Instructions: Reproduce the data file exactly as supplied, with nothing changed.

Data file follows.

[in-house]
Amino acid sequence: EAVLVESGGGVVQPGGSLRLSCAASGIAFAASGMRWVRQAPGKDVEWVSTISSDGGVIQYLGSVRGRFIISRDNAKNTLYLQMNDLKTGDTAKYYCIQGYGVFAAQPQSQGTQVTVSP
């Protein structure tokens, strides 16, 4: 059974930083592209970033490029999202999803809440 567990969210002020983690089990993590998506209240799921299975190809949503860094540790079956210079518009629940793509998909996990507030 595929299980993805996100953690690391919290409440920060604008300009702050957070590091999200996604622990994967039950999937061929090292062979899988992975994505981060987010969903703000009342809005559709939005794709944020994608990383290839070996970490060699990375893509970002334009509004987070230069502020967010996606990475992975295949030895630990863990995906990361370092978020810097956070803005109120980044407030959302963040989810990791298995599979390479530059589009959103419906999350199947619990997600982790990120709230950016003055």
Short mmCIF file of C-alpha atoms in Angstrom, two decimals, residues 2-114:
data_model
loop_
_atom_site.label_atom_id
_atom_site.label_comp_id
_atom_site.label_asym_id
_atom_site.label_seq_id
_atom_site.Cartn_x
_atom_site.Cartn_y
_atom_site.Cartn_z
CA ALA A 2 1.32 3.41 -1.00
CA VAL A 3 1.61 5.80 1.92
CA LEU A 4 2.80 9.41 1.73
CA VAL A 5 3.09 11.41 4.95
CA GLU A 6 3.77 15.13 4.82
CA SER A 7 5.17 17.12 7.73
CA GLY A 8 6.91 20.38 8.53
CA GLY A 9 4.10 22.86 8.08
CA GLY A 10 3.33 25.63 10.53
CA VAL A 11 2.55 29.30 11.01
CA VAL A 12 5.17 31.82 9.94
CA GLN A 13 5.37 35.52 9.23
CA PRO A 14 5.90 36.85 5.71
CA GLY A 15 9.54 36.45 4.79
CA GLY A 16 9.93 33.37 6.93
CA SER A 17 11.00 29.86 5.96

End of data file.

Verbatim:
[in-house]
Amino acid sequence: EAVLVESGGGVVQPGGSLRLSCAASGIAFAASGMRWVRQAPGKDVEWVSTISSDGGVIQYLGSVRGRFIISRDNAKNTLYLQMNDLKTGDTAKYYCIQGYGVFAAQPQSQGTQVTVSP
């Protein structure tokens, strides 16, 4: 059974930083592209970033490029999202999803809440 567990969210002020983690089990993590998506209240799921299975190809949503860094540790079956210079518009629940793509998909996990507030 595929299980993805996100953690690391919290409440920060604008300009702050957070590091999200996604622990994967039950999937061929090292062979899988992975994505981060987010969903703000009342809005559709939005794709944020994608990383290839070996970490060699990375893509970002334009509004987070230069502020967010996606990475992975295949030895630990863990995906990361370092978020810097956070803005109120980044407030959302963040989810990791298995599979390479530059589009959103419906999350199947619990997600982790990120709230950016003055």
Short mmCIF file of C-alpha atoms in Angstrom, two decimals, residues 2-114:
data_model
loop_
_atom_site.label_atom_id
_atom_site.label_comp_id
_atom_site.label_asym_id
_atom_site.label_seq_id
_atom_site.Cartn_x
_atom_site.Cartn_y
_atom_site.Cartn_z
CA ALA A 2 1.32 3.41 -1.00
CA VAL A 3 1.61 5.80 1.92
CA LEU A 4 2.80 9.41 1.73
CA VAL A 5 3.09 11.41 4.95
CA GLU A 6 3.77 15.13 4.82
CA SER A 7 5.17 17.12 7.73
CA GLY A 8 6.91 20.38 8.53
CA GLY A 9 4.10 22.86 8.08
CA GLY A 10 3.33 25.63 10.53
CA VAL A 11 2.55 29.30 11.01
CA VAL A 12 5.17 31.82 9.94
CA GLN A 13 5.37 35.52 9.23
CA PRO A 14 5.90 36.85 5.71
CA GLY A 15 9.54 36.45 4.79
CA GLY A 16 9.93 33.37 6.93
CA SER A 17 11.00 29.86 5.96